Carol Danvers becomes one of the universe’s most powerful heroes when Earth is caught in the middle of a galactic war between two alien races. (from IMDb)
Leaving fans with quite a cliffhanger after last year’s Avengers: Infinity War, “Phase 3” of the “Marvel Cinematic Universe” (MCU) is now drawing to a close. But before we get a finale in Avengers: Endgame next month, we’re introduced to a new major player in the MCU in Captain Marvel. For the latest new superhero introduction, Academy Award winning actress Brie Larson suits up as Carol Danvers, bringing the hero to life on the big screen for the first time.
Set in 1995, Captain Marvel takes us back to a time when things like Blockbuster Video, Radio Shack, and Nine Inch Nails were commonplace–just a few of the many references to the decade made in the film. This gives the latest entry in the MCU a distinctly different feel than what we’re used to seeing, with the movie even capturing the feel of films that released in the mid-1990’s. The interwoven nature of these films allows for familiar faces to reprise roles, like Agent Coulson from “Phase 1” and frequent player, and head of S.H.I.E.L.D., Nick Fury. But also lesser-known faces, like Djimon Hounsou and Lee Pace reprising their roles as Skree from 2014’s Guardians of the Galaxy, also make a return. It’s exciting to see how things tie together between films, smaller roles fleshed out a little more, and new pieces of the larger puzzle fall into place. While the mid-credits end scene directly connects Captain Marvel to Avengers: Endgame, this film probably could be viewed somewhere between Captain America: The First Avenger and Iron Man in the overall timeline.
Instead of the standard origin story, Captain Marvel takes a bit of a Man of Steel approach, showing us flashbacks periodically throughout the course of the film, but also holding back the big reveal as to how she got her powers till later in the film. It’s an interesting storytelling technique, which surprisingly doesn’t always work. This is mostly because of the way the first quarter of the film is structured. You’re likely to keep wondering what in the world is going on even when the film expects you to be up to speed. Part of it is because of the confusing way Carol receives her flashbacks, and other ways that the aliens–or higher intelligences?–are depicted. There’s also a bit of a twist that happens during the story that is surprising, but it also stirs up some political controversy that is timely in our country today, that is an unwelcomed change for a Marvel movie. (I feel like there’s a time and a place for these kinds of discussions and topics, and it’s nice to get a break from political disputes in entertainment, like comic book films for example.)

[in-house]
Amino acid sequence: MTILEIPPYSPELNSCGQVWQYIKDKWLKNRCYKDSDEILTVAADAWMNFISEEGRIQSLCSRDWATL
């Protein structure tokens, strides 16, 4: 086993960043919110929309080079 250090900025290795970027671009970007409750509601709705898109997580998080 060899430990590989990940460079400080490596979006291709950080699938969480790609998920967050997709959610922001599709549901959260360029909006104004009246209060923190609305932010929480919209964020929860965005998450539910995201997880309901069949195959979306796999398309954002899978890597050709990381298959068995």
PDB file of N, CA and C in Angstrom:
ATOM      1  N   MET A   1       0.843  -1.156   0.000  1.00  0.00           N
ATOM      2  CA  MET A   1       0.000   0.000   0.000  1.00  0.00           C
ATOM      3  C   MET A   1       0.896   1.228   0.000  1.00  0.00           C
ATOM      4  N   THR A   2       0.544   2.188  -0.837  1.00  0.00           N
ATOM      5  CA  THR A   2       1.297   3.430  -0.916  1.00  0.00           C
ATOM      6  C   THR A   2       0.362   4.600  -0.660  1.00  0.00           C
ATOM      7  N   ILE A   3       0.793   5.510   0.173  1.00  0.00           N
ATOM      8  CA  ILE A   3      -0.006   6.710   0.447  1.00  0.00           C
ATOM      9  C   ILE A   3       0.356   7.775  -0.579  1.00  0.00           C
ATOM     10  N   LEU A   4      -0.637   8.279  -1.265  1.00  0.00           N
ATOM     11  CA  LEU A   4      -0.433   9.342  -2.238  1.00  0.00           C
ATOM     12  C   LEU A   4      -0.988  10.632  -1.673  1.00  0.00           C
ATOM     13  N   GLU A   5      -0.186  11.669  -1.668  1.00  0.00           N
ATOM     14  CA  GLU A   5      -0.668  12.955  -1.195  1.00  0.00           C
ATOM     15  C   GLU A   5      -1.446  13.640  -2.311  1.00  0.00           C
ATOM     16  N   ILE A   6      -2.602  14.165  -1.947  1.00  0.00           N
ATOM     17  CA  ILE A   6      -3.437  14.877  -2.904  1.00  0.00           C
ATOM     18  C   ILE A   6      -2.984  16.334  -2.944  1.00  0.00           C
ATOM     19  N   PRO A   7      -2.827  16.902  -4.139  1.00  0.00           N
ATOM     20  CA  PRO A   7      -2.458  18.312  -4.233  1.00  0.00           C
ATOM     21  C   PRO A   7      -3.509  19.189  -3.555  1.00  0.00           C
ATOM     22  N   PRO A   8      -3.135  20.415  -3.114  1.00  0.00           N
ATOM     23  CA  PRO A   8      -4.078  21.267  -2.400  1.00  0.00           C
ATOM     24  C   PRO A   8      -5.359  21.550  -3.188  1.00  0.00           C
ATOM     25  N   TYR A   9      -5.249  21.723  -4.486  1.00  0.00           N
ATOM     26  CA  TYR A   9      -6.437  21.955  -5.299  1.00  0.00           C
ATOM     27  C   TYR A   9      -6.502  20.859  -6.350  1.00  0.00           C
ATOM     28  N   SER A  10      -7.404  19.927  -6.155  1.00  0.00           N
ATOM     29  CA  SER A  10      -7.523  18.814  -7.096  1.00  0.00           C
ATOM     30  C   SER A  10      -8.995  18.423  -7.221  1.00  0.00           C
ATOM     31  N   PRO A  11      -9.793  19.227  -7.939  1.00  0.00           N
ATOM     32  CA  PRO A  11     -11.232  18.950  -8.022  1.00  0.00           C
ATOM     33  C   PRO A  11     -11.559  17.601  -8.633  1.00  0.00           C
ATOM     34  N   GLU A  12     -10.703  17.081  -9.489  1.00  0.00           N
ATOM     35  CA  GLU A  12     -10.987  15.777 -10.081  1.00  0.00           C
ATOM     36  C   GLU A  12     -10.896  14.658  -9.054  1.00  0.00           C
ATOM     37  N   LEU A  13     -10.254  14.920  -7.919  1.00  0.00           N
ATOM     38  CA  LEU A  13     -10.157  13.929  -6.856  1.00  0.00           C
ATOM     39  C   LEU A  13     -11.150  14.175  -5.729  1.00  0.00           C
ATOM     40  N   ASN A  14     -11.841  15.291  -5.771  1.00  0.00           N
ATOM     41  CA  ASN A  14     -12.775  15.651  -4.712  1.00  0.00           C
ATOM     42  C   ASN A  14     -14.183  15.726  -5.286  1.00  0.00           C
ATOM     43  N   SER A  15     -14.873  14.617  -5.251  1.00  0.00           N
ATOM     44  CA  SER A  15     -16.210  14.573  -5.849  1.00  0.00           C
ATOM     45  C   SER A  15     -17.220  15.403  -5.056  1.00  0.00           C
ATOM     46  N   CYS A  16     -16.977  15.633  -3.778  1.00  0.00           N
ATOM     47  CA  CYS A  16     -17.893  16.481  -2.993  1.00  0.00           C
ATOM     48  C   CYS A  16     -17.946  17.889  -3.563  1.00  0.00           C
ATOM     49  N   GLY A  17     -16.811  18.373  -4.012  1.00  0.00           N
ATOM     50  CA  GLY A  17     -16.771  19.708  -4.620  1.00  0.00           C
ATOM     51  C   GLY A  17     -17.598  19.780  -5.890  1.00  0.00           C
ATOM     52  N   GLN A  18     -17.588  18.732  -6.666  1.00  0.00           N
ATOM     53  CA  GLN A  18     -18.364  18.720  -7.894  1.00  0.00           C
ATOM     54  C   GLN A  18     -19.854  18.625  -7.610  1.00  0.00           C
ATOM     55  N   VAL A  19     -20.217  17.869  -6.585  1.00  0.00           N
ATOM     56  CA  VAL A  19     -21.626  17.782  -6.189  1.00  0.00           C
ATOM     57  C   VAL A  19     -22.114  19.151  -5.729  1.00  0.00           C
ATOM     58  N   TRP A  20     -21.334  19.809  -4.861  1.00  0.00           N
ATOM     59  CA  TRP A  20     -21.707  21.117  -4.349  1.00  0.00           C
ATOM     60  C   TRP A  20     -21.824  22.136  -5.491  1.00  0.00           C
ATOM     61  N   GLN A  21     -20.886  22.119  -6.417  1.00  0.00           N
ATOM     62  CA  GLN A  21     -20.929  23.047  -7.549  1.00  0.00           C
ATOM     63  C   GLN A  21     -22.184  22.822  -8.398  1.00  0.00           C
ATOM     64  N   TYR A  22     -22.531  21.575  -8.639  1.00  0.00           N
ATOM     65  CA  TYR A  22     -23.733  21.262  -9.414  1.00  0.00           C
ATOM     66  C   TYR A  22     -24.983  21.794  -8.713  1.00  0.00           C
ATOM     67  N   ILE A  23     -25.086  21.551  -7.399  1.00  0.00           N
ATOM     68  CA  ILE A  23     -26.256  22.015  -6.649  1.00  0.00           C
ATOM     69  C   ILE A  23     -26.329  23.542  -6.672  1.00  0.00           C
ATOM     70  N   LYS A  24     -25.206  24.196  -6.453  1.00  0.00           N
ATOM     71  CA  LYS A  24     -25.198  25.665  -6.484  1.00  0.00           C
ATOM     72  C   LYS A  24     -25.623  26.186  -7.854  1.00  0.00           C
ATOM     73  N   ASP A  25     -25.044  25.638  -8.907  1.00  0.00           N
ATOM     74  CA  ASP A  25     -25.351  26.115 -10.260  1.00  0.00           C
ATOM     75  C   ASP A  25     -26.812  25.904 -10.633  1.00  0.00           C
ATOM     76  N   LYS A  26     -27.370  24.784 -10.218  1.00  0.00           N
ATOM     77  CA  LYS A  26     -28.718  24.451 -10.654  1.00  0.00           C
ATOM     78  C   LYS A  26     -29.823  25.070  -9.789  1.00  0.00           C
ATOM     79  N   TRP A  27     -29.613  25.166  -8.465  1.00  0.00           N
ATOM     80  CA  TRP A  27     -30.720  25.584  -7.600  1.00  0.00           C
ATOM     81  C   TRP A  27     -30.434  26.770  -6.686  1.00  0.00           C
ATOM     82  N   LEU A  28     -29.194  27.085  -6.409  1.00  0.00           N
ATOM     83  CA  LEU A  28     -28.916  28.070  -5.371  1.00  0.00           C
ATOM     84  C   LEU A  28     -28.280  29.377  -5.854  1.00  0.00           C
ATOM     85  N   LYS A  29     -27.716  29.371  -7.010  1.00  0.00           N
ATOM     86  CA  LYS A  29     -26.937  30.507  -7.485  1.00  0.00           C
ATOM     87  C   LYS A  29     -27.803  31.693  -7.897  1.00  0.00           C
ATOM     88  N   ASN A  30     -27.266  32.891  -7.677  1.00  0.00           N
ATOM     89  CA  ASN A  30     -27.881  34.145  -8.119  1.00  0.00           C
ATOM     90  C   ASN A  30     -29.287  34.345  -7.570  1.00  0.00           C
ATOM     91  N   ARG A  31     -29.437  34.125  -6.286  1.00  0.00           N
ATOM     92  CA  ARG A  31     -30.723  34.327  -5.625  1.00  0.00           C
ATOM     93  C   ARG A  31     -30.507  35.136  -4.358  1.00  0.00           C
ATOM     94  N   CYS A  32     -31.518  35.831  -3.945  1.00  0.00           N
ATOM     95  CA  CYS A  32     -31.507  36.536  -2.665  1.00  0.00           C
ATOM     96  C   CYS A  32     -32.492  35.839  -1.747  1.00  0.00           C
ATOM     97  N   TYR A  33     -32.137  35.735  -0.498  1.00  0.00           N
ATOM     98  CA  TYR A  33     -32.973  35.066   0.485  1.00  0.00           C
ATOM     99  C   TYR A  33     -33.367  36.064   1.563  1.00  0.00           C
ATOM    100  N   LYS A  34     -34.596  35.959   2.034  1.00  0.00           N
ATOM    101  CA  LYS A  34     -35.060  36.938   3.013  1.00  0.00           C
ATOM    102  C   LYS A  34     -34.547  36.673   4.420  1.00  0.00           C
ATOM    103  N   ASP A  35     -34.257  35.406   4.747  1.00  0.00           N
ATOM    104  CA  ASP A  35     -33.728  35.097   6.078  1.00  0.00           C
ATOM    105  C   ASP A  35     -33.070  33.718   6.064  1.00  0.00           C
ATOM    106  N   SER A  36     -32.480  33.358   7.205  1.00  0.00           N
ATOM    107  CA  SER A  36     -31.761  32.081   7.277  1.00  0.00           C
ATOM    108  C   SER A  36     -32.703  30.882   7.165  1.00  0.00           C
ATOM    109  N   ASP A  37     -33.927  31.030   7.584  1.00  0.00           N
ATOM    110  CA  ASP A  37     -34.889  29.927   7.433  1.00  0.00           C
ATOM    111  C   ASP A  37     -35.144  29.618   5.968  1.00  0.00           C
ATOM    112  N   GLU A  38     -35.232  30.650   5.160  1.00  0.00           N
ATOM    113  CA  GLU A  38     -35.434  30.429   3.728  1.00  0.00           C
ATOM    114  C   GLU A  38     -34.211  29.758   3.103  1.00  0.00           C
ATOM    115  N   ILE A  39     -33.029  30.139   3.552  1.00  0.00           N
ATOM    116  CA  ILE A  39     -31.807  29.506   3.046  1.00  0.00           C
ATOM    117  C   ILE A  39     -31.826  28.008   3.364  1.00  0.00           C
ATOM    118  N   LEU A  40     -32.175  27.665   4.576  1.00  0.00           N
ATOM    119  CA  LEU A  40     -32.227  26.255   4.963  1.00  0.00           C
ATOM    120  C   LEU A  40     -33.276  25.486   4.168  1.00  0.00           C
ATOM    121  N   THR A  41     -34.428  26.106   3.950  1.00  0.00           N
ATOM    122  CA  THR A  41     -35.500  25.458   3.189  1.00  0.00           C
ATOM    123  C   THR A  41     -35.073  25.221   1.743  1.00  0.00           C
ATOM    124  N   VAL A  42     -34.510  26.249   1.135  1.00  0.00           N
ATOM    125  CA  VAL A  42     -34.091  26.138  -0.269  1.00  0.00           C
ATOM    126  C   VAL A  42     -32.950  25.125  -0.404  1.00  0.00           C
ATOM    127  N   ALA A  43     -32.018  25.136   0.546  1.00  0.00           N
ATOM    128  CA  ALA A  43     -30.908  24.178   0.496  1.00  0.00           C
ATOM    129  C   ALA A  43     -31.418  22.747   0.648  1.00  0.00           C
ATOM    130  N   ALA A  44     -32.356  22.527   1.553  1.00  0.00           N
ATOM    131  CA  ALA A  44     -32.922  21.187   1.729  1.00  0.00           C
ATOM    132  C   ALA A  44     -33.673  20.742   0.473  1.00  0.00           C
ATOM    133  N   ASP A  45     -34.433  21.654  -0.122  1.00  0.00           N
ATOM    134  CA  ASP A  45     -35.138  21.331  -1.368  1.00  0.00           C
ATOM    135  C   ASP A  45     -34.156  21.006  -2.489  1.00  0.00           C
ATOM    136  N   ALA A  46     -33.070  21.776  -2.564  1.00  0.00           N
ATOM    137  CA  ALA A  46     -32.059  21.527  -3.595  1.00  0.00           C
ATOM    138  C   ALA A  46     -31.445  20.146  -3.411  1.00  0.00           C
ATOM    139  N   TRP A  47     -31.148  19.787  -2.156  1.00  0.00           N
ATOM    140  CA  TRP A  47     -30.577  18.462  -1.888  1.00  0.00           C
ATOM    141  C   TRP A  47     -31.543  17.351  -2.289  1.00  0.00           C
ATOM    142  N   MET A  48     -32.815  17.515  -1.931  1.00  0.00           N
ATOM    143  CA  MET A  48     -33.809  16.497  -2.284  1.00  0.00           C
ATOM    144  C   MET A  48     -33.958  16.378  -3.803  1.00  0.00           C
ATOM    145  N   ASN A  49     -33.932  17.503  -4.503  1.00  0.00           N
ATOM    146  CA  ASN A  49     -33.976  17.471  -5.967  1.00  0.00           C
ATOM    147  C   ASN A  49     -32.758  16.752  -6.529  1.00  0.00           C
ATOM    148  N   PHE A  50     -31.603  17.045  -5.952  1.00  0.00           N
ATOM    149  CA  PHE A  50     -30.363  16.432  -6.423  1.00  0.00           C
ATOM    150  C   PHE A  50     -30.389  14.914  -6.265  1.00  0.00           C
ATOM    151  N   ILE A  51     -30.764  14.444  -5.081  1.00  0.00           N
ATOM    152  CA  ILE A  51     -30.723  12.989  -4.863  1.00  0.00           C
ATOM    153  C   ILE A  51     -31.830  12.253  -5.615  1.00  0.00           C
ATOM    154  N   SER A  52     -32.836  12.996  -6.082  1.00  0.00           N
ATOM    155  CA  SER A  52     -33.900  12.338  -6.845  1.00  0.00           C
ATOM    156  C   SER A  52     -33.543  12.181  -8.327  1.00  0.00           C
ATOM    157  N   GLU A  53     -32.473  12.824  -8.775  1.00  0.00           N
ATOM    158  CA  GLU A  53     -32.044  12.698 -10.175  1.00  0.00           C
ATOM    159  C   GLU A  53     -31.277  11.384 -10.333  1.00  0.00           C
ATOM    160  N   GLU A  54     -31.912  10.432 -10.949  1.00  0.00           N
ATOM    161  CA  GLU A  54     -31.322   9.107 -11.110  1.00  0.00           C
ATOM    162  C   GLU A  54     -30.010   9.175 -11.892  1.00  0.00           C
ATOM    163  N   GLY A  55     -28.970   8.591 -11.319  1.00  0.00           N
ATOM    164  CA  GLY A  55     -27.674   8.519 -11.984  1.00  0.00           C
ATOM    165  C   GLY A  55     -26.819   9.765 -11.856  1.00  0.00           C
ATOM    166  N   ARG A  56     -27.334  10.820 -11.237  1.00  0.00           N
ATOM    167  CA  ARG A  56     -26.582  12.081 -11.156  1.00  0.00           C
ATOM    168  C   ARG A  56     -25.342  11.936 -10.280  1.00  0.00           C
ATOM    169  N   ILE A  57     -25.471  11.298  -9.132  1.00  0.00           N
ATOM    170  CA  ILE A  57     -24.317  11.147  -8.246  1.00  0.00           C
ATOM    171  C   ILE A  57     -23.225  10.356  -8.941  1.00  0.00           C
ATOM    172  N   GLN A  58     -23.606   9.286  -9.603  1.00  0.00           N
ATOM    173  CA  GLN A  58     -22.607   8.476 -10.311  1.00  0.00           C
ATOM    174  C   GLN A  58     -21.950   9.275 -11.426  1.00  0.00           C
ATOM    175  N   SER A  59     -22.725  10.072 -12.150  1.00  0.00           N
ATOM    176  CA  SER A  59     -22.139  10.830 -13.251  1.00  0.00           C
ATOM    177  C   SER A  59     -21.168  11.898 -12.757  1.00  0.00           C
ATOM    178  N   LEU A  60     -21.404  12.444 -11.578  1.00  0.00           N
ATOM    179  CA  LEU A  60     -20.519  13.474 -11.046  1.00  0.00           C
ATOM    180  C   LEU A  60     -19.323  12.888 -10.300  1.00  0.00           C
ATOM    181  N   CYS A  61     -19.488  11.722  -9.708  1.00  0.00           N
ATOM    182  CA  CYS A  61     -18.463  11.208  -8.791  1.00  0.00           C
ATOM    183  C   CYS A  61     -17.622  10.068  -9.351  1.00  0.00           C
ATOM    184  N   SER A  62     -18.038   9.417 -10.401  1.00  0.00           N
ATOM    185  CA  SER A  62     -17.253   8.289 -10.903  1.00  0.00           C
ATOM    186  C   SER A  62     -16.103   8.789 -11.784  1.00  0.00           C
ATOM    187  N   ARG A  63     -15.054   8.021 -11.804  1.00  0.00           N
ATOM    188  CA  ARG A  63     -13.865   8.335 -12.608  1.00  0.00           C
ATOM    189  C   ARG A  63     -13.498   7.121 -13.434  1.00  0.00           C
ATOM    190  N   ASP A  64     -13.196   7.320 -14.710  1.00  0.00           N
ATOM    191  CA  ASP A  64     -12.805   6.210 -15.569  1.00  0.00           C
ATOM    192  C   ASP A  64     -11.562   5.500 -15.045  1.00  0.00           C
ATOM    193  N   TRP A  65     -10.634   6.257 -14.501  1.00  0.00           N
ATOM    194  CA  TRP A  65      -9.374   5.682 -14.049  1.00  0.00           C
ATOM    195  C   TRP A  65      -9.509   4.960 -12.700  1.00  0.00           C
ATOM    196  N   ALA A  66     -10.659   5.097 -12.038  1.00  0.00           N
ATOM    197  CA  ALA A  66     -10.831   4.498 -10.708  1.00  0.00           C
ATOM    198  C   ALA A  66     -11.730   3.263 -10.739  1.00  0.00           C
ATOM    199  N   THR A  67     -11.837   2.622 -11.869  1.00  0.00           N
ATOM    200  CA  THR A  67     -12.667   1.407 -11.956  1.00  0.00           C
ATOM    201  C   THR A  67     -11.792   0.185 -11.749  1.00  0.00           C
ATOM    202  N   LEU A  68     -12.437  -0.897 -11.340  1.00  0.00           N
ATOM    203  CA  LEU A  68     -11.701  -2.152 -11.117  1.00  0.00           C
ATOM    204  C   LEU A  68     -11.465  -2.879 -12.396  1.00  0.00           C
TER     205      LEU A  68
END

With that all said, Captain Marvel is a bit of a mixed bag. Again, even before the Skree and Krull aliens make it to Earth (or “C-53” as they refer to it), the movie has a distinct 90’s sci-fi feel. The practically-designed alien make-up also recalls a Star Trek vibe, which was something especially popular during the decade. There’s even a brief planetary sequence that feels like a modern version of a classic Star Trek TV series scene. But even a lot of the alien tech and graphical design (like Carol’s wrist computer) feel distinctly 90’s. It’s a unique devotion to the time period that feels altogether fun, intriguing, and even somewhat outdated. Once the film makes it to Earth, and things really get enjoyable, it especially feels like something lifted from 1997’s Men In Black or the TV show X-Files–and that’s not at all a bad thing. Samuel L. Jackson is a joy to have with a more fleshed-out role as Agent Fury this time around. What’s jaw-dropping is just how perfectly they managed to de-age the actor to look so much younger for 1995. It’s unfathomable to believe he’s actually 70 years old now! He’s a delight in this role, and it’s great to see him before his older, more serious persona that we’re so familiar with now. He’s also the source of a lot of the humor in the film, alongside Carol’s pet cat Goose, and even Ben Mendelsohn playing a dual role as a Skrull named Talos and Fury’s boss Keller (which is slightly confusing the way it’s done as they’re literally two different characters). The humor is a bit out of place at times, despite being still funny, but it tends to rob the film of the necessary tension or drama to best serve the story. It doesn’t ruin the film by any means, but it definitely weakens it.